This blog entry is on the public domain

I am a blogger.

According to some people, I am just a blogger.

Sure, I can write, but I am not recognized by the establishment, not recognized enough to have the paragraphs I write printed on actual paper, on actual mass-distributed, plastic-wrapped paper.

I may know a lot about my experiences, perhaps a lot more than anyone else, and assume that writing about those experiences might be of some benefit to other people - maybe to entertain, to inform, to, err, to inspire - but that knowledge, that first-hand knowledge, is not worth anyone's grain of salt. I am, after all, just a blogger.

Because of that, the paragraphs I write are worthless. My thoughts, however well-defined they are, are worthless. I may write about what I think, argue for or against something, back it up with stuff I came up with thanks to critical thinking class back in my freshman year in college, and they will still be worthless, because the establishment does not recognize me. I am a whiner, just like everybody else, because nobody has given me my own slot on the soapbox.

Since what I write is worthless, anybody can just take my words - the very words that take hours, days, weeks to marinate because I want them to make sense, I want them to read wonderfully, I want them to be perfect - and, I don't know, use it themselves. The establishment, especially. Only they can give meaning to the words I write. Maybe they can do that by giving me that slot on the soapbox, or maybe they can do it by saying the words themselves. What I said will not be an acceptable truth until they say so.

This blog entry is on the public domain. Do what you want with it. I am powerless to do so, because I am just a blogger, a whiner, a man on a laptop, a nerd without a social life, a dork who just writes about things rather than living them. Do what you want with the next few paragraphs I'm going to write, because I am very much an insignificant blip, and my experiences are worth nothing unless you make it your own.

There's a contradiction in my life. I always believed I have a lot of friends, but I always say I don't have any friends. Sure, I hang out with them once in a while, when something important happens or when circumstance allows. But outside those, I'm just a guy who butts into conversations just to be seen. Nobody calls me for anything unless they need money (this happened) or a bunch of likes online (this, more so). But within the aforementioned favorable circumstances, they are genuinely (mostly) interested in hearing my stories, knowing what I've been to, maybe exchanging a couple of quips or something.

Today, while in the toilet, I realized that it's not completely because they never gave a damn about me. It's because I, acting in good faith, tried to make as many friends as possible.

Take college, for instance. Most of my blockmates, their closest friends are from within the block itself - a circle of four, six, ten people, depending on how welcoming they are. They spend mornings and afternoons and nights together, they go to places together, they exchange dark secrets and (possibly) other physical things together. Just among each other.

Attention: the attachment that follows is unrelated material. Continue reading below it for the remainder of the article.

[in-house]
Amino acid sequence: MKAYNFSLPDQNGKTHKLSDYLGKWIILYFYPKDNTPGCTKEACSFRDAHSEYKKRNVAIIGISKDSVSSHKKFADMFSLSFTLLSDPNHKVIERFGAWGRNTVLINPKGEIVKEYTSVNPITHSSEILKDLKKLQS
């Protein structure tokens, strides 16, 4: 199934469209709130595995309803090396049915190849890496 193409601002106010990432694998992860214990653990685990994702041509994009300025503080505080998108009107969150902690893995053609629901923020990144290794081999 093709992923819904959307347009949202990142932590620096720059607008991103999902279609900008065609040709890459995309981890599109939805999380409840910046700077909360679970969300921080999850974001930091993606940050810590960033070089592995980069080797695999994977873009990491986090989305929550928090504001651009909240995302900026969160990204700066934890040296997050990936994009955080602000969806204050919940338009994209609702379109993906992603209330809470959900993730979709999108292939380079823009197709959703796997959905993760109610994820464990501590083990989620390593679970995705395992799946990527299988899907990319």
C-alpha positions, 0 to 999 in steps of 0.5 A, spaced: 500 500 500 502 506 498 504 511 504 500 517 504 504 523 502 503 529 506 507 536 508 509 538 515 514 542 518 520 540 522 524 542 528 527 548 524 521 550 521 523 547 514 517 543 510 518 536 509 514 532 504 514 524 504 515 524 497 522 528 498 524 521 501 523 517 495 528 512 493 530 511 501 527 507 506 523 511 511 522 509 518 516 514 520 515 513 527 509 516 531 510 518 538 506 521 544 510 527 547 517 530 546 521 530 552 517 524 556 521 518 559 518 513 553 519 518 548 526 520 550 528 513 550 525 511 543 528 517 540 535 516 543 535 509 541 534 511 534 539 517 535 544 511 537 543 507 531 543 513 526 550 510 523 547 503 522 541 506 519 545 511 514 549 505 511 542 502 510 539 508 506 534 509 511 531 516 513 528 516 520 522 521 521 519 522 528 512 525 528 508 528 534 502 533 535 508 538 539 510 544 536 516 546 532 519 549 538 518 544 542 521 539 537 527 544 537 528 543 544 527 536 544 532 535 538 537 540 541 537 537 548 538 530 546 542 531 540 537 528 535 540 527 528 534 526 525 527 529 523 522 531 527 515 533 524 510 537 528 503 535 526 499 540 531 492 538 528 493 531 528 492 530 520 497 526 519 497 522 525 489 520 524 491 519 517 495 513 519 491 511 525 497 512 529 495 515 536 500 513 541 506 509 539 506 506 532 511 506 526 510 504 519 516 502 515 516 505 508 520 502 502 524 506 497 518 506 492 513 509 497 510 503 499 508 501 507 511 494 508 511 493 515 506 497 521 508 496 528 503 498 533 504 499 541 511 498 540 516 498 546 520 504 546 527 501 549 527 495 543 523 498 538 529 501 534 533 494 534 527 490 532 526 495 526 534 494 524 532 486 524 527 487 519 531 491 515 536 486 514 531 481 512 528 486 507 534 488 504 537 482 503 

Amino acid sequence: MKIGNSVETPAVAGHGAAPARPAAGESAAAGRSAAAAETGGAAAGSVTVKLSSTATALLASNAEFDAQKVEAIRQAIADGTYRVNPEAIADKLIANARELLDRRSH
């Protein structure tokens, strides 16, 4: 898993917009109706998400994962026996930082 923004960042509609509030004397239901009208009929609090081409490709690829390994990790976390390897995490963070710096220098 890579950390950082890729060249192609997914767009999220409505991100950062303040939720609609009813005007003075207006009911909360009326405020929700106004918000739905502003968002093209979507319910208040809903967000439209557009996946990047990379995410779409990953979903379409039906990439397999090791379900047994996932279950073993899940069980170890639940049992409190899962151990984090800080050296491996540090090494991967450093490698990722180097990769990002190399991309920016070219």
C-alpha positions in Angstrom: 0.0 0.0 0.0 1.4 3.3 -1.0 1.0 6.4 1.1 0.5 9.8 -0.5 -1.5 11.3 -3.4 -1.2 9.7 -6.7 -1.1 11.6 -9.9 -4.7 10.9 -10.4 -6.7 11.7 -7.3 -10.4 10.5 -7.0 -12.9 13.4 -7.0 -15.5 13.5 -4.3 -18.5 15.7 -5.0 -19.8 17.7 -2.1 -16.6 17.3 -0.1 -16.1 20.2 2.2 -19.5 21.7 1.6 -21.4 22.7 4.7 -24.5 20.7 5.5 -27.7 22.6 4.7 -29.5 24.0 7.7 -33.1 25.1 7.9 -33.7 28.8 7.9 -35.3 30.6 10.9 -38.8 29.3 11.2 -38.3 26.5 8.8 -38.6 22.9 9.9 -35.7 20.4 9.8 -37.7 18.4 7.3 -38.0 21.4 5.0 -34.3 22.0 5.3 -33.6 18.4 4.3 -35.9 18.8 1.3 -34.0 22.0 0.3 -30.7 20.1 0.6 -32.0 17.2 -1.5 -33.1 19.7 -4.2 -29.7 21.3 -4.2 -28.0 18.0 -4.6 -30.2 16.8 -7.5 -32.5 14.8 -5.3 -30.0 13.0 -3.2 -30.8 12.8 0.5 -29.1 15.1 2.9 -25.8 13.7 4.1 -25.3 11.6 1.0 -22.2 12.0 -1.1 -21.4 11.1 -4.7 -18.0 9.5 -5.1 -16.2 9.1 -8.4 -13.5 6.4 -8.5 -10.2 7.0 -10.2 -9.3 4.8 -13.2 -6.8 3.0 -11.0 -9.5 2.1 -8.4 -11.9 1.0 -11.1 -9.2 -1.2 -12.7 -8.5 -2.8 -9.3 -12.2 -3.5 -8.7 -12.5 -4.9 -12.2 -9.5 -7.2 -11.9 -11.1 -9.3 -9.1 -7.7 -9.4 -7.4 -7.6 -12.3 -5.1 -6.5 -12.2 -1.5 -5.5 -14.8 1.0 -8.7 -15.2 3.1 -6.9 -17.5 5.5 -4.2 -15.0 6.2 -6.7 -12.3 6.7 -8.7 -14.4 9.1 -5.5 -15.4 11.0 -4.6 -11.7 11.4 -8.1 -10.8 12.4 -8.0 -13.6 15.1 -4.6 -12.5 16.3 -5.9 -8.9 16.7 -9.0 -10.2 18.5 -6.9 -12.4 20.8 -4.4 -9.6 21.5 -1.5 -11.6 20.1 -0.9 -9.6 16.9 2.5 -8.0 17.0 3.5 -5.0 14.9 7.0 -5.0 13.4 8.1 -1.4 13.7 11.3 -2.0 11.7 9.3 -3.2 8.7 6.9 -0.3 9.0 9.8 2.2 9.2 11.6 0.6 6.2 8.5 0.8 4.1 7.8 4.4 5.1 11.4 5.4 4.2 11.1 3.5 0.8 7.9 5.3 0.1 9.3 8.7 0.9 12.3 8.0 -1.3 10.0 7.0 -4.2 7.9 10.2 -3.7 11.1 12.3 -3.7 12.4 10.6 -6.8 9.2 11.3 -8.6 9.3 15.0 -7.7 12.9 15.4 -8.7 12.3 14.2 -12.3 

I've always wanted my own circle of friends, that go-to group for when stuff happens, but that's just not what happened. It's wrong, I believed, to not talk to certain people because they're not within my circle - well, save for that instance on CWTS class, when I literally threw a tantrum in the field because I wanted to keep Ian as my partner, rather than have Jom, the guy everybody loved to hate.

Anyway, the block went their separate ways after two terms, and I found myself enrolled in classes with different people, people I never would've known before if I decided to go where everybody else went. So, I met Jan, and I met Eena, and I met Isa, and I met Mon, and I met a bunch of other people that are in different circles, but still worth a shot. I joined the Student Council, and I met Carmel, and I met Redg, and I met Mara, and I met a bunch of other people that I wouldn't have crossed paths with if I kept my blinders on. I interacted with the veterans and the newbies, and I met Chris, and I met Elaine, and I met Krizzie, and... you know where I'm going with this. People in other blocks, people in other universities, people who know people I know. Again, you know where I'm going with this.

So, yes, I know people. Lots of them. Most of them, I'm good with. And they're good with me too. But the problem with spreading yourself too thin is that you don't really get the deeper connections that you get when  you have a close circle of friends. You don't get to go to random road trips, you don't get invited to birthday parties, you don't get told the more personal stuff. And I want that too, but I guess it's too late now. I'll always be the drifter, the guy that went places but never really had a place to call home, and my friends will never start (or continue) talking smack about my other friends because I'm friends with everyone.

But I guess all that means nothing to you. I didn't do any empirical research to back this claim up. Hell, I only thought of this in the toilet. And I'm just a blogger, a whiner, a guy whose specialty is to write things and act like an expert about it. Go take these words and claim them as your own, even if it doesn't match your reality.

And your responses...

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